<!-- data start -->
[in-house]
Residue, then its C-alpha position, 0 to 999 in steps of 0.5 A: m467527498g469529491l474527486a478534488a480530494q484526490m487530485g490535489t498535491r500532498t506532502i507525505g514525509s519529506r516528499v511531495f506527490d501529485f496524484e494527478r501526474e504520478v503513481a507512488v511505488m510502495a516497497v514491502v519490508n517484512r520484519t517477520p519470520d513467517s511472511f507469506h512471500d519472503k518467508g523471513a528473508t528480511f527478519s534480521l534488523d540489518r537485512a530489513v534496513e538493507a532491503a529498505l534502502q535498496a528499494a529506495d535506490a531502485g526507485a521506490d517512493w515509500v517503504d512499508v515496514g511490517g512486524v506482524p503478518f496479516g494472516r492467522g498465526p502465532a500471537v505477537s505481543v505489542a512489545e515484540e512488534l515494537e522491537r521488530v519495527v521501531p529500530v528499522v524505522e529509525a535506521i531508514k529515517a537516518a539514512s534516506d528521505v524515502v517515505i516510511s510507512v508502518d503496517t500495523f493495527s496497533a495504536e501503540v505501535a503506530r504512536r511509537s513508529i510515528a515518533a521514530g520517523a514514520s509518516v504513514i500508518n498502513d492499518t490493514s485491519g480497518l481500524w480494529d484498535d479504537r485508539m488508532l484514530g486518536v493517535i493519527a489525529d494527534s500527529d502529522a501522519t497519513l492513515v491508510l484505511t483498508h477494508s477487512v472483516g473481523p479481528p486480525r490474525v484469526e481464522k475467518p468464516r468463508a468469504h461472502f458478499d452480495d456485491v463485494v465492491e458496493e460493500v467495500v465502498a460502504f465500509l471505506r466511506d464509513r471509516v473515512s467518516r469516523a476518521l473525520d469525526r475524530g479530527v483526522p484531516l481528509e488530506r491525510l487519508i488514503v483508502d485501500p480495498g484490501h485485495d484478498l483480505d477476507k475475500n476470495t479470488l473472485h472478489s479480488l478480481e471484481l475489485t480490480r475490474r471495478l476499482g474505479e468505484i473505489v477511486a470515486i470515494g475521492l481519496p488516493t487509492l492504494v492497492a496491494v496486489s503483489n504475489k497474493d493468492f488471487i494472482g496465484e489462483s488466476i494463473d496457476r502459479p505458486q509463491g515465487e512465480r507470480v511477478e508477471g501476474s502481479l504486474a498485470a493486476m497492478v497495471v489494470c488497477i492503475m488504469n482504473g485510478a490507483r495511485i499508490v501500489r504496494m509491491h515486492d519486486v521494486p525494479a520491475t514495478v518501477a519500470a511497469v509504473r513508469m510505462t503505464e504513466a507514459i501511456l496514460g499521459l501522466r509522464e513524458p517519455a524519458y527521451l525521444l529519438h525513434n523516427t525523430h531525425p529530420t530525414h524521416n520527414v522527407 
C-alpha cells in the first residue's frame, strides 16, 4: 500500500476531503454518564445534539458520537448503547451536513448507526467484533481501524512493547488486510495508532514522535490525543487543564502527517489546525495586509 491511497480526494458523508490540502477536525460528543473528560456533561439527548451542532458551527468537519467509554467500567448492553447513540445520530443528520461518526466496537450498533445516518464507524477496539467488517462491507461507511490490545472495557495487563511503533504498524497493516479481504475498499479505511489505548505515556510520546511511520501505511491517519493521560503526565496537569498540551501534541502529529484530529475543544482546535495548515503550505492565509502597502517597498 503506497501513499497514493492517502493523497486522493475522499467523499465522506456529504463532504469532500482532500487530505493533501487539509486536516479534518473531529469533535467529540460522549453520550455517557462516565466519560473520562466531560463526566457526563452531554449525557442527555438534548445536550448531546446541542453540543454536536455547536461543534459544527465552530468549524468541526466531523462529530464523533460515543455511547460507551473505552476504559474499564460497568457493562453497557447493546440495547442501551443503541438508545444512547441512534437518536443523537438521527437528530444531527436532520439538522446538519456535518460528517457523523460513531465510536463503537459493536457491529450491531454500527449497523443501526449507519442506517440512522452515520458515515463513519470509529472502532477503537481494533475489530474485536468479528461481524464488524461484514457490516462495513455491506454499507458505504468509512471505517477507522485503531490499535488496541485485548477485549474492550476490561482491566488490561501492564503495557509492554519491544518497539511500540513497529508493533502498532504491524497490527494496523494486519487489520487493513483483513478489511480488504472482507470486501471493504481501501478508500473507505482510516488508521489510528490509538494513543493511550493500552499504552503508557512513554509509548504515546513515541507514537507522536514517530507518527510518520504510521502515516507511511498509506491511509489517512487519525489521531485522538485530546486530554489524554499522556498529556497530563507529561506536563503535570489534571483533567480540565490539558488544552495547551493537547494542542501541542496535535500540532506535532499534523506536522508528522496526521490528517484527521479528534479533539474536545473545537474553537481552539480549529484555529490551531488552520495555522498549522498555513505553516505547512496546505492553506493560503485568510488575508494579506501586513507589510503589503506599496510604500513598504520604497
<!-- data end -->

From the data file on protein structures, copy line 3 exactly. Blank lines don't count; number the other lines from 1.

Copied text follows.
C-alpha cells in the first residue's frame, strides 16, 4: 500500500476531503454518564445534539458520537448503547451536513448507526467484533481501524512493547488486510495508532514522535490525543487543564502527517489546525495586509 491511497480526494458523508490540502477536525460528543473528560456533561439527548451542532458551527468537519467509554467500567448492553447513540445520530443528520461518526466496537450498533445516518464507524477496539467488517462491507461507511490490545472495557495487563511503533504498524497493516479481504475498499479505511489505548505515556510520546511511520501505511491517519493521560503526565496537569498540551501534541502529529484530529475543544482546535495548515503550505492565509502597502517597498 503506497501513499497514493492517502493523497486522493475522499467523499465522506456529504463532504469532500482532500487530505493533501487539509486536516479534518473531529469533535467529540460522549453520550455517557462516565466519560473520562466531560463526566457526563452531554449525557442527555438534548445536550448531546446541542453540543454536536455547536461543534459544527465552530468549524468541526466531523462529530464523533460515543455511547460507551473505552476504559474499564460497568457493562453497557447493546440495547442501551443503541438508545444512547441512534437518536443523537438521527437528530444531527436532520439538522446538519456535518460528517457523523460513531465510536463503537459493536457491529450491531454500527449497523443501526449507519442506517440512522452515520458515515463513519470509529472502532477503537481494533475489530474485536468479528461481524464488524461484514457490516462495513455491506454499507458505504468509512471505517477507522485503531490499535488496541485485548477485549474492550476490561482491566488490561501492564503495557509492554519491544518497539511500540513497529508493533502498532504491524497490527494496523494486519487489520487493513483483513478489511480488504472482507470486501471493504481501501478508500473507505482510516488508521489510528490509538494513543493511550493500552499504552503508557512513554509509548504515546513515541507514537507522536514517530507518527510518520504510521502515516507511511498509506491511509489517512487519525489521531485522538485530546486530554489524554499522556498529556497530563507529561506536563503535570489534571483533567480540565490539558488544552495547551493537547494542542501541542496535535500540532506535532499534523506536522508528522496526521490528517484527521479528534479533539474536545473545537474553537481552539480549529484555529490551531488552520495555522498549522498555513505553516505547512496546505492553506493560503485568510488575508494579506501586513507589510503589503506599496510604500513598504520604497